Huntsville Public Radio

TOP STORIES

Posted Friday, January 18, 2019 by WLRH News

World-renowned pianist Inon Barnaton is performing Friday and Saturday (1/18, 1/19) as part of the Huntsville Chamber Music Guild’s Celebrity series. Tonight’s performance is a solo recital, on Saturday he’ll be performing with the Calidore String Quartet.

The Latest Stories from WLRH

The Huntsville Symphony Orchestra’s classical series continues this Saturday (1/19) with music of Beethoven, and rarely performed works of Schumann

Julia Dina is the new concertmaster of the Huntsville Symphony Orchestra.

In this episode, we follow up with Brandy Baird, coordinator of the Huntsville Tweed Ride, to see how the ride went this past November.

While living overseas as a counter intelligence officer with the Army, Sundial contributor John Davis became interested in all those who served as

This Sunday (1/13) afternoon at 3, a group of musical friends will gather to present a Mid-winter Musicale.

The Latest Stories from NPR

Nicholas Nicolet and his son Rocco cross-country ski on Sunday in Montpelier, Vt. A major winter storm hit the Midwest and New England this weekend.

The storm barreled through New England after hitting the Midwest, creating havoc along some transportation routes.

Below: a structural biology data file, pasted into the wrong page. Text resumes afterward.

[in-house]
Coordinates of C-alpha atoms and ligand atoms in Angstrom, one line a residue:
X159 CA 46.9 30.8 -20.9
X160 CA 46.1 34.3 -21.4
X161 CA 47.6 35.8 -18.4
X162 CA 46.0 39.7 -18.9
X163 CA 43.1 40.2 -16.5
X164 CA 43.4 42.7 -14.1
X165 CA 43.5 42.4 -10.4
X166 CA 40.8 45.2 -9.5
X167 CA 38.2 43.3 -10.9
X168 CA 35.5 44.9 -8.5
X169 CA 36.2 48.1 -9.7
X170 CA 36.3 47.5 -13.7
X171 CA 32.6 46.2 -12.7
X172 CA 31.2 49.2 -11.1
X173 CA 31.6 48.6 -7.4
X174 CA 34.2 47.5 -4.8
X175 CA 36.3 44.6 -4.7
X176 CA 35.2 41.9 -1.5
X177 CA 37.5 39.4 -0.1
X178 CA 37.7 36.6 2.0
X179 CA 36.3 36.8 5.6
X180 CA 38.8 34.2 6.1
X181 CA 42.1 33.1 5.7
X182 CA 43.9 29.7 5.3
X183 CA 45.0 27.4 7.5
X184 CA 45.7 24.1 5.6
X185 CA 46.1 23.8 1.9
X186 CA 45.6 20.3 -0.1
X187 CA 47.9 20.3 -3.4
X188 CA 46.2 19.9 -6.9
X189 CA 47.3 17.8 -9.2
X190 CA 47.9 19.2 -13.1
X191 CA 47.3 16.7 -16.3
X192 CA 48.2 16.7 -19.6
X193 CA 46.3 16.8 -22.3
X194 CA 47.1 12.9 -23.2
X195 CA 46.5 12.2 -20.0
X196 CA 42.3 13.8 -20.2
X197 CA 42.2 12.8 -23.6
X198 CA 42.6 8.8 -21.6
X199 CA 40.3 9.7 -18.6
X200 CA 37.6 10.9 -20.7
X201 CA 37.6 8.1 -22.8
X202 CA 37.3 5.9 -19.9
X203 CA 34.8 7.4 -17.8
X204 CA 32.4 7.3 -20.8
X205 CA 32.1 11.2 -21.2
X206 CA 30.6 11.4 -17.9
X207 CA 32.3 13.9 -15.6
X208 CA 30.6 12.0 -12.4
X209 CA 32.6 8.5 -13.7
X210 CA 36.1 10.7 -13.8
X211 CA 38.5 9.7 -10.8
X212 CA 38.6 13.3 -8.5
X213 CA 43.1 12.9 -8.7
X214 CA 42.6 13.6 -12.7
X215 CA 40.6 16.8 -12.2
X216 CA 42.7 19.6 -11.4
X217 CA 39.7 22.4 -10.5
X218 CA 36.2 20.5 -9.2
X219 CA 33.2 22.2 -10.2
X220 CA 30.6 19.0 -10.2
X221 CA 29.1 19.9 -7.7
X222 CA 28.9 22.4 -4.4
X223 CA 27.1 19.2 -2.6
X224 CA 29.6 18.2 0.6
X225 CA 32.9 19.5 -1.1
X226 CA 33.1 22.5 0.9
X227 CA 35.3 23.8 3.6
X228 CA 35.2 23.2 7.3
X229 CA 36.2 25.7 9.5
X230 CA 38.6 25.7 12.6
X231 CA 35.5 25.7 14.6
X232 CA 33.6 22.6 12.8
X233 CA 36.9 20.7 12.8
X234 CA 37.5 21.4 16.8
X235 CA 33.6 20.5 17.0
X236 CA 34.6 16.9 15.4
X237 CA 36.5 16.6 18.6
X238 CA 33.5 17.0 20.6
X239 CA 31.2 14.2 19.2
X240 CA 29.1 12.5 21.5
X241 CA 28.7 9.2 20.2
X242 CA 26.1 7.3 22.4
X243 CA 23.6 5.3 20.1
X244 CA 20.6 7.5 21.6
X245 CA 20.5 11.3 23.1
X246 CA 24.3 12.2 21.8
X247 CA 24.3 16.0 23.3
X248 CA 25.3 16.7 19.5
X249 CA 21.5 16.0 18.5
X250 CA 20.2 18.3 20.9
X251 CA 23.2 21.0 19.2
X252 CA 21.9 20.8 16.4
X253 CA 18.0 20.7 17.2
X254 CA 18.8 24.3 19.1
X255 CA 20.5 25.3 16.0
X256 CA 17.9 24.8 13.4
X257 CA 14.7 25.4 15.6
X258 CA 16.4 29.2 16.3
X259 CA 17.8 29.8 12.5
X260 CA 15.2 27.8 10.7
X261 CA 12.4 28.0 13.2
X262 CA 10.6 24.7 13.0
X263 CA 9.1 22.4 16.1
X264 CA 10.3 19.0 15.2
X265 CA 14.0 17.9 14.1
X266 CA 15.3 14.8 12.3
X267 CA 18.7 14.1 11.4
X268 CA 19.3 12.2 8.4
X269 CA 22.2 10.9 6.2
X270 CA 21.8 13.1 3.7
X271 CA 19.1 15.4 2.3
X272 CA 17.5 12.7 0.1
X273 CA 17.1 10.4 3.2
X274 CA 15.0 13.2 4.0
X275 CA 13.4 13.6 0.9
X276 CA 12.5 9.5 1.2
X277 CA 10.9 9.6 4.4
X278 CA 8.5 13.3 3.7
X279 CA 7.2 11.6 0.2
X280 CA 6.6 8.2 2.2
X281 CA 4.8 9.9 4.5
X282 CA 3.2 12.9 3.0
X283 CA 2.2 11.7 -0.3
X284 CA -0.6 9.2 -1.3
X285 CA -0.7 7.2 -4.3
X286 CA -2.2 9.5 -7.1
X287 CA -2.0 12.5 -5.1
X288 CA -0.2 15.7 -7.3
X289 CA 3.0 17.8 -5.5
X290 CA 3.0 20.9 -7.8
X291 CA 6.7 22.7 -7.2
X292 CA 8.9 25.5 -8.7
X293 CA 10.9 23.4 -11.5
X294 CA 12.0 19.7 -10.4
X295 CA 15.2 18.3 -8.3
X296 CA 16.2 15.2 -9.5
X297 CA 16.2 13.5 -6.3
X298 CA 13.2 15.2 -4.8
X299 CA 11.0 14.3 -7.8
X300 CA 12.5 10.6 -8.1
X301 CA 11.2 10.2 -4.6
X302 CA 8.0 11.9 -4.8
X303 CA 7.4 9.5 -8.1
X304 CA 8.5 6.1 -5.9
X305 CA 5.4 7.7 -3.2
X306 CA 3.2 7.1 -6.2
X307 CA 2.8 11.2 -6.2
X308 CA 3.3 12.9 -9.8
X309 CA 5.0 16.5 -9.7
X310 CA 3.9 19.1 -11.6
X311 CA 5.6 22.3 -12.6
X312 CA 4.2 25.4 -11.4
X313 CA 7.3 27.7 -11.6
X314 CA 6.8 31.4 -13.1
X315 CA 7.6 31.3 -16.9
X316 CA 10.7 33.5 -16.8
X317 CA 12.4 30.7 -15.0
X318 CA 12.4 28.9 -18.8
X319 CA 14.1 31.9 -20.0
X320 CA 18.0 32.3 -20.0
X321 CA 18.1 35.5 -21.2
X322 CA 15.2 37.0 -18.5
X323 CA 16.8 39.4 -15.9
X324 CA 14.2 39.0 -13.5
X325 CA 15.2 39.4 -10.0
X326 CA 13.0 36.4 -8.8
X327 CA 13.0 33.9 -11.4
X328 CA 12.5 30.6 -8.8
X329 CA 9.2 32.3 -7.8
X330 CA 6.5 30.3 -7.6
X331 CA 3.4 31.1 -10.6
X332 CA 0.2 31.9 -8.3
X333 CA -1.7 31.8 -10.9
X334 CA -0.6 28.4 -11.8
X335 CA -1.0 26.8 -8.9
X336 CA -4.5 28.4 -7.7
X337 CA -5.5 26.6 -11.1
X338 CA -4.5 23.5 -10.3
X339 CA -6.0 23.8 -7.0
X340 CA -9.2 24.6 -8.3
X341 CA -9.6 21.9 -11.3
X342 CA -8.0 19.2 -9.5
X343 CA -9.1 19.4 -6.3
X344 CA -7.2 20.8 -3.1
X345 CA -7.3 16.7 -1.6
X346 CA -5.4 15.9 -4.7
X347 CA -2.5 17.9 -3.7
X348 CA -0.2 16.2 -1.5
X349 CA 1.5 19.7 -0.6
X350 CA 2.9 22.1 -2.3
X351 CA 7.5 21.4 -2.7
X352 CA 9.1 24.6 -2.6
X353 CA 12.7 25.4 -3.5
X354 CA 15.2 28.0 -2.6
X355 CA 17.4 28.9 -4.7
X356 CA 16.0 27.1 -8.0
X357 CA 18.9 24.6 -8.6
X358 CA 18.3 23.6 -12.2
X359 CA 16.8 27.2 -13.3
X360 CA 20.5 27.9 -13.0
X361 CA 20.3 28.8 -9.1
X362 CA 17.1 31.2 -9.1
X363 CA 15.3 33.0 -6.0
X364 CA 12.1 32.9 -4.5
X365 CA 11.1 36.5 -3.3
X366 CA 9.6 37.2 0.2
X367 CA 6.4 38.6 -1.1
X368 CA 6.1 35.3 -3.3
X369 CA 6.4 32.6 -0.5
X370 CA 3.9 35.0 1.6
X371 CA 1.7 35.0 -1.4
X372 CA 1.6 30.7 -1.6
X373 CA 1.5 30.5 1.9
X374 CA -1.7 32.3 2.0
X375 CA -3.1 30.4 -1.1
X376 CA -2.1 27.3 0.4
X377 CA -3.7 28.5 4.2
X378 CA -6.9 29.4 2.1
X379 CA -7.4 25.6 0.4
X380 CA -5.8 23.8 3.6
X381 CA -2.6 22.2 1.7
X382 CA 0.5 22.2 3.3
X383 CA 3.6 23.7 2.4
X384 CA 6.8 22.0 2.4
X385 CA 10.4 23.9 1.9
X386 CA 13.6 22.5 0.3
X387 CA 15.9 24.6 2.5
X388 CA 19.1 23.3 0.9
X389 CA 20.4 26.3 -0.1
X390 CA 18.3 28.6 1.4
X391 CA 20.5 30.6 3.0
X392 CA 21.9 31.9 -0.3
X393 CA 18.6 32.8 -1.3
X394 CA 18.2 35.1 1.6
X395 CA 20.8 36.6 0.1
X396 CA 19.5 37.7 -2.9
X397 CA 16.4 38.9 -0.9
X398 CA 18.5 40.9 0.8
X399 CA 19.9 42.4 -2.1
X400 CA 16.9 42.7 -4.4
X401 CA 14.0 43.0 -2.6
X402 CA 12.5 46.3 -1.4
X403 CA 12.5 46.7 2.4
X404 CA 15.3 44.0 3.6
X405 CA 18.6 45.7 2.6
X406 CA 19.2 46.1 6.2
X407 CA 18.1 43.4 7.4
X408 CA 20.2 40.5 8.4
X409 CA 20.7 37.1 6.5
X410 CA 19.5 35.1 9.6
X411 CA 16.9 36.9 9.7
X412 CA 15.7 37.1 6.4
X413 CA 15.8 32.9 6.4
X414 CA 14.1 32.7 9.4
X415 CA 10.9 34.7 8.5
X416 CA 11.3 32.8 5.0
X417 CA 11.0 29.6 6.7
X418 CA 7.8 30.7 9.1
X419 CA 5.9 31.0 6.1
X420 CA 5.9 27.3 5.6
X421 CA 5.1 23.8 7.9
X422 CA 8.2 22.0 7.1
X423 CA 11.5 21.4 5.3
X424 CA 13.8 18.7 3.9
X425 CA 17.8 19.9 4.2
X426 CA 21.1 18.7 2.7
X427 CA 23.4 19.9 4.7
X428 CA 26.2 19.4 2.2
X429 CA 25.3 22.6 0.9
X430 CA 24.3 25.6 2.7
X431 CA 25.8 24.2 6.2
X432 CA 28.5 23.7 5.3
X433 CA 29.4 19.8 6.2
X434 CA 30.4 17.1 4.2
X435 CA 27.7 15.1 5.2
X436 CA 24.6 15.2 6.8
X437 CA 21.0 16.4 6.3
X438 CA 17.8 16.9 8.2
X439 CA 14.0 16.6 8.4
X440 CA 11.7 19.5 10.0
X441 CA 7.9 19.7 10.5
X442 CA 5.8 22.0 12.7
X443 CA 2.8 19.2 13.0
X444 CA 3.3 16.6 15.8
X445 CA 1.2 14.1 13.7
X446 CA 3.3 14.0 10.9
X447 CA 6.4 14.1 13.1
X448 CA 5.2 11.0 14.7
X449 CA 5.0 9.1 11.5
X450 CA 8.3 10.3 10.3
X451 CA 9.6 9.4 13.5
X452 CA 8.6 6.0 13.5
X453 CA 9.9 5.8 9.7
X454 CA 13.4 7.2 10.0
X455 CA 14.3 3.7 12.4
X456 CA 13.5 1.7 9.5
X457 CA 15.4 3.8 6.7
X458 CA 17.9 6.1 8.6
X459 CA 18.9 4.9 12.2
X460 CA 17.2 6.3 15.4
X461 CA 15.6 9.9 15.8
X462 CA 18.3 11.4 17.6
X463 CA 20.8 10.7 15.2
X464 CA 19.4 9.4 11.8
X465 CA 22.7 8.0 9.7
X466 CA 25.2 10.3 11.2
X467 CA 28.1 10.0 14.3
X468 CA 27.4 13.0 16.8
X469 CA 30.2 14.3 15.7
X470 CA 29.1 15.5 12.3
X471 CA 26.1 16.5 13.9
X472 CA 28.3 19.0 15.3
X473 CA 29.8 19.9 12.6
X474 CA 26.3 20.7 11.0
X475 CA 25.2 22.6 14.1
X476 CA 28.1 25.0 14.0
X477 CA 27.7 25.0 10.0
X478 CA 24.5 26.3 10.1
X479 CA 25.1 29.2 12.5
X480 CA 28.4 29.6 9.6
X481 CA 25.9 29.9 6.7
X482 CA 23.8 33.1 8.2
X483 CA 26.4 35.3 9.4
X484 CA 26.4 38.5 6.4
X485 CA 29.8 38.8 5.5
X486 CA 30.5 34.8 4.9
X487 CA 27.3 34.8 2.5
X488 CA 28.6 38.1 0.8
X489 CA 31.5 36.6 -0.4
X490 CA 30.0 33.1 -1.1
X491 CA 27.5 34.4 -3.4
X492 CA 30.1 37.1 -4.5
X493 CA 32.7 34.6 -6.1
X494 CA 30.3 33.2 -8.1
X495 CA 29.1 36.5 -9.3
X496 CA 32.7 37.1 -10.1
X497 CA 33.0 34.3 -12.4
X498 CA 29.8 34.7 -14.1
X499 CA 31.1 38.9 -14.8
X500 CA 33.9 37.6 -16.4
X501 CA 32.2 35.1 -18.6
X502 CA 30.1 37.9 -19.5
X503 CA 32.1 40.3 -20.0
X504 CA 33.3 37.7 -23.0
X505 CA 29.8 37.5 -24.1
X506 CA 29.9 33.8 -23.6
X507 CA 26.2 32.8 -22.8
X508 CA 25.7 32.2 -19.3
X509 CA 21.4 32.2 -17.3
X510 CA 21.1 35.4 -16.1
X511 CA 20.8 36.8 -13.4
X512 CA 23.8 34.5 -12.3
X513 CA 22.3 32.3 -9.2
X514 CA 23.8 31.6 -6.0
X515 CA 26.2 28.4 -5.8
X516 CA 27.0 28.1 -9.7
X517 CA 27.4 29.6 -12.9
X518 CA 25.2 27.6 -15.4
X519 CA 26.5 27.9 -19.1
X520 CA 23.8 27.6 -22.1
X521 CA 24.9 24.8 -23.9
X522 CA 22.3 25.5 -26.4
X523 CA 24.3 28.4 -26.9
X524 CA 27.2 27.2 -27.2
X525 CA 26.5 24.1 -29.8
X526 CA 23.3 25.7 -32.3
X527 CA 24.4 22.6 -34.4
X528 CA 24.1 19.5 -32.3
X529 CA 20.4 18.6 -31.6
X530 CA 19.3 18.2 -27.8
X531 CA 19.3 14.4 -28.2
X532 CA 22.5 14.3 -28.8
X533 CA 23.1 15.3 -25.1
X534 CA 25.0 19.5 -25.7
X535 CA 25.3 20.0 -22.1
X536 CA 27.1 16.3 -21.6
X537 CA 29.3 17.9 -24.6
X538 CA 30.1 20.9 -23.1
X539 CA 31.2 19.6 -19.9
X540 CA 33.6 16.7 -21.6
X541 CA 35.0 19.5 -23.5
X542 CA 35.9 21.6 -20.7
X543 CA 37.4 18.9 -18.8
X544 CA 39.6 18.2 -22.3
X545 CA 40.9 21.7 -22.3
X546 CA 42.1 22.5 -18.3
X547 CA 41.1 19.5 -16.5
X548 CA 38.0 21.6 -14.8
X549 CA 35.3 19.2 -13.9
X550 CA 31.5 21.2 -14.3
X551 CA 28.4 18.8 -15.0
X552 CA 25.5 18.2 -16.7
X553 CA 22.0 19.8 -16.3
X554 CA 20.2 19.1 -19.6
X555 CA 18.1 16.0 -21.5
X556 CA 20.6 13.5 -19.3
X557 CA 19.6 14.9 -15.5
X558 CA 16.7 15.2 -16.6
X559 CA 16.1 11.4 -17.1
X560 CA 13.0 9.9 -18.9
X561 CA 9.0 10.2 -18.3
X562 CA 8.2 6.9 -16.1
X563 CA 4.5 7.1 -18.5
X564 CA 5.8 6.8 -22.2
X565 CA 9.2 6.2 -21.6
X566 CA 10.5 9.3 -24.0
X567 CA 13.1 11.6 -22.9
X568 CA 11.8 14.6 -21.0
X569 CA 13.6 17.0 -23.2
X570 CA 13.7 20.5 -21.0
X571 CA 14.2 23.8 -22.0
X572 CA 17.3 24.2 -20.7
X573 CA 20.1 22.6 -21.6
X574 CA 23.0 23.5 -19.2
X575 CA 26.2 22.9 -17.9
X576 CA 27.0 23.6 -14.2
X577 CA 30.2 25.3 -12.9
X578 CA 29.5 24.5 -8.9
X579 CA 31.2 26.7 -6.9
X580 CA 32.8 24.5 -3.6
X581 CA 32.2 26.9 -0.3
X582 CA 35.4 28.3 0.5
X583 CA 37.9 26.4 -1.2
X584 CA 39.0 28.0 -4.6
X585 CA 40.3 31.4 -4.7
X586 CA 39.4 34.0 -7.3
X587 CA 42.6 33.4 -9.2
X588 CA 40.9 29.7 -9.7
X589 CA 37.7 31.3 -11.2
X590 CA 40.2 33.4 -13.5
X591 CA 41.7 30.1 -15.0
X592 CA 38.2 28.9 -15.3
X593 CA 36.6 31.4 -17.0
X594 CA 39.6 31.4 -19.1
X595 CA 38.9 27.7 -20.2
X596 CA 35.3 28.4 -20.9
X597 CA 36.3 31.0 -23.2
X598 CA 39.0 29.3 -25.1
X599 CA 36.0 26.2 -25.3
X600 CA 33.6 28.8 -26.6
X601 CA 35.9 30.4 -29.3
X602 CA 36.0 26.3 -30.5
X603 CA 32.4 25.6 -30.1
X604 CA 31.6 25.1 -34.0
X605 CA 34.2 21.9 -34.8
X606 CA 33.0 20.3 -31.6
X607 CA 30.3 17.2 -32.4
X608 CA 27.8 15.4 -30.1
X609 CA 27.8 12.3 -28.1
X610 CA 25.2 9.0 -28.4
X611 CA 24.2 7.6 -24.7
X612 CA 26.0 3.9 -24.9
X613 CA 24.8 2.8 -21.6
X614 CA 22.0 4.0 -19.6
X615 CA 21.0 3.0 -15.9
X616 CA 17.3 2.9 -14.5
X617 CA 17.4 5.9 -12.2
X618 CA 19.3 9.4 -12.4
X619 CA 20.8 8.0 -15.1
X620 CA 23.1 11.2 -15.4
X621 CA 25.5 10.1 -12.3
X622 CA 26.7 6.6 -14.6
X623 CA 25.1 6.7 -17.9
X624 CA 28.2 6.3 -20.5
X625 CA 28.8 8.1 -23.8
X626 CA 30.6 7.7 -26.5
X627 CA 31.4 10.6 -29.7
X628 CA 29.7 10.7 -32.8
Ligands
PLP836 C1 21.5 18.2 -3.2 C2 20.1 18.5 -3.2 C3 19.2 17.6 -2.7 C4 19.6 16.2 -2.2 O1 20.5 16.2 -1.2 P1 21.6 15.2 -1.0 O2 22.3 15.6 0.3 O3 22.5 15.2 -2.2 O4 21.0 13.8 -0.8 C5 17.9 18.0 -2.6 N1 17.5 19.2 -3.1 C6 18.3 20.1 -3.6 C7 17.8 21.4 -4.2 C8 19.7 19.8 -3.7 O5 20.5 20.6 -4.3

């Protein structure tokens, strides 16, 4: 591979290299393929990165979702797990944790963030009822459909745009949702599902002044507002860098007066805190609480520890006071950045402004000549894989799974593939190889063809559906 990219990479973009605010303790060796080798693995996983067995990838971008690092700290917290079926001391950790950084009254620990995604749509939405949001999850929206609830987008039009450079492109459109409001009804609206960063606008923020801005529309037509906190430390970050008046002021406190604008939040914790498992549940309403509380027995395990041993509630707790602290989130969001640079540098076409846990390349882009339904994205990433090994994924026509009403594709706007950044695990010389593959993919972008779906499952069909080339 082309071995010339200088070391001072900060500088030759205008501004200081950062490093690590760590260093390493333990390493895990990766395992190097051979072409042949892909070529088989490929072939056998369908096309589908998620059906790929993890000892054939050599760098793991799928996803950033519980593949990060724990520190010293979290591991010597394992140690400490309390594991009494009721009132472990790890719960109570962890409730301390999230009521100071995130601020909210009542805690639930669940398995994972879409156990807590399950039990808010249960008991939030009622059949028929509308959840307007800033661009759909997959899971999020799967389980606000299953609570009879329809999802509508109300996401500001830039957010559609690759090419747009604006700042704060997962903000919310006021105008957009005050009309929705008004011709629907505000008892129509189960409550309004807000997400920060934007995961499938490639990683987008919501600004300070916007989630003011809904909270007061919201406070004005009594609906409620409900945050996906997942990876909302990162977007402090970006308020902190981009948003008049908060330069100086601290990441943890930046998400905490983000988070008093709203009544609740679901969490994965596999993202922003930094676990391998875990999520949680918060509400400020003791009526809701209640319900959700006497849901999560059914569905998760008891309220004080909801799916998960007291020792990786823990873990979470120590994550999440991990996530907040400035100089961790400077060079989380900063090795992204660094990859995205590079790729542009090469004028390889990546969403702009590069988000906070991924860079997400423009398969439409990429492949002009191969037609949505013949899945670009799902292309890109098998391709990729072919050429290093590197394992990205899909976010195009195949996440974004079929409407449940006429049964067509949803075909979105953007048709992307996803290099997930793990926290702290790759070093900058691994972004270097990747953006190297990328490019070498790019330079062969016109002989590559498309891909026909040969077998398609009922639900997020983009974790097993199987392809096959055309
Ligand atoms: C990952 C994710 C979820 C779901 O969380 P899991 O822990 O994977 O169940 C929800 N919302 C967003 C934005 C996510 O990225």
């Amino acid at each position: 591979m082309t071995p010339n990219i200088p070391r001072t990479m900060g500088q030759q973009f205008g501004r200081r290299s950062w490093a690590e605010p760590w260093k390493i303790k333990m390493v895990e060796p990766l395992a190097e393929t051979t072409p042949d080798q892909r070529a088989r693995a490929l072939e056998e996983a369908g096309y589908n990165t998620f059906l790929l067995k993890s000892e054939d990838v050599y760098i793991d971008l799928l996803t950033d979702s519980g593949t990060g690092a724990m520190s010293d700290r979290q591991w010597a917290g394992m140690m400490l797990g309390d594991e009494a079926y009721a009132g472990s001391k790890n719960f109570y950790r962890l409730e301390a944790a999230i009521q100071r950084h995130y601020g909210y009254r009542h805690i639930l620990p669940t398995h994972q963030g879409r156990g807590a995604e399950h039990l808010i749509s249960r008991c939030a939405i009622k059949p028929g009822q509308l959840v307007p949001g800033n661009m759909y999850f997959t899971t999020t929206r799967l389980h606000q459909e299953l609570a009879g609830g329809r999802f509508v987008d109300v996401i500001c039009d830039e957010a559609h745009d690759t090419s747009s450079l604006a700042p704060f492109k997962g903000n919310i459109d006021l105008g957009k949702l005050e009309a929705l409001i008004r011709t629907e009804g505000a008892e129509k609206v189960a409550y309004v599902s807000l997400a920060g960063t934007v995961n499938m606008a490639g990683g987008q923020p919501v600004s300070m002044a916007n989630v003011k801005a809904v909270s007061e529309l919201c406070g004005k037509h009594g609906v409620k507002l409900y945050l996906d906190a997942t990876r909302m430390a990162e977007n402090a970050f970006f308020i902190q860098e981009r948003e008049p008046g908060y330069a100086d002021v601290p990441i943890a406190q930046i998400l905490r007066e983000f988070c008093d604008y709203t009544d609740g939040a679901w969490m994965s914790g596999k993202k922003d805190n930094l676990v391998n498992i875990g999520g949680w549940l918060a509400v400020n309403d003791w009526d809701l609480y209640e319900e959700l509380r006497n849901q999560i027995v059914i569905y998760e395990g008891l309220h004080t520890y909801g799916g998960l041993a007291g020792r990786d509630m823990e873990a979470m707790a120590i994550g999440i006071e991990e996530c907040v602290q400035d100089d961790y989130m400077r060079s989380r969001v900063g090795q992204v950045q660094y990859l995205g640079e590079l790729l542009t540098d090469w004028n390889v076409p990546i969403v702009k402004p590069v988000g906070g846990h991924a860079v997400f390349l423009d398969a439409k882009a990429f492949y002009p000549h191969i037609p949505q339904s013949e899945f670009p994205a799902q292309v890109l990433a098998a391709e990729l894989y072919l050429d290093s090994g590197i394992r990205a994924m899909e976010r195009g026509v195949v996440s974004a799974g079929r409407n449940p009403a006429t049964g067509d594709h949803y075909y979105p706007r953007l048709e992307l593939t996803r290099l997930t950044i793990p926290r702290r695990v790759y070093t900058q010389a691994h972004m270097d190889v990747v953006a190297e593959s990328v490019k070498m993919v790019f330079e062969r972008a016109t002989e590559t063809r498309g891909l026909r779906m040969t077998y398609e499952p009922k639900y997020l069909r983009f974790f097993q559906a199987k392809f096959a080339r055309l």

Pope Francis points at a tablet as he unveils Click To Pray, the official app of the Pope's Worldwide Prayer Network on Sunday.

The pope brought a tablet to his usual Sunday address, as he announced the ClickToPray app for communal prayer around the world, with a call for young Catholics to engage.

A student wearing a "Make America Great Again" hat stands in front of a Native American singing and playing a drum in Washington on Friday. Young men and women surrounded Nathan Phillips, and a video of the incident has drawn outrage.

Videos show students associated with Covington Catholic High School chanting and laughing as they encircle Nathan Phillips, an Omaha Elder, at the Indigenous Peoples March in Washington last Friday.

The 10-Year Challenge has gone viral on platforms like Facebook, but some worry about how the data will be used.

The viral 10-Year Challenge on social media could train facial recognition technology on how we age, and potentially be used against us, argues author and tech consultant Kate O'Neill.

In the photo above, dust circles a worker during the construction of the Hawks Nest Tunnel in 1930. Workers on the project were exposed to toxic levels of silica dust; hundreds ultimately died.

One of the worst industrial disasters in American history is a forgotten example of the dangers of silica, the toxic dust behind the modern black lung epidemic in Appalachia.

©2018 WLRH PUBLIC RADIO

Address

WLRH Public Radio
UAH Campus
John Wright Drive
Huntsville, AL 35899

Get Directions

Phone

LOCAL:
(256) 895-9574

TOLL-FREE:
(800) 239-9574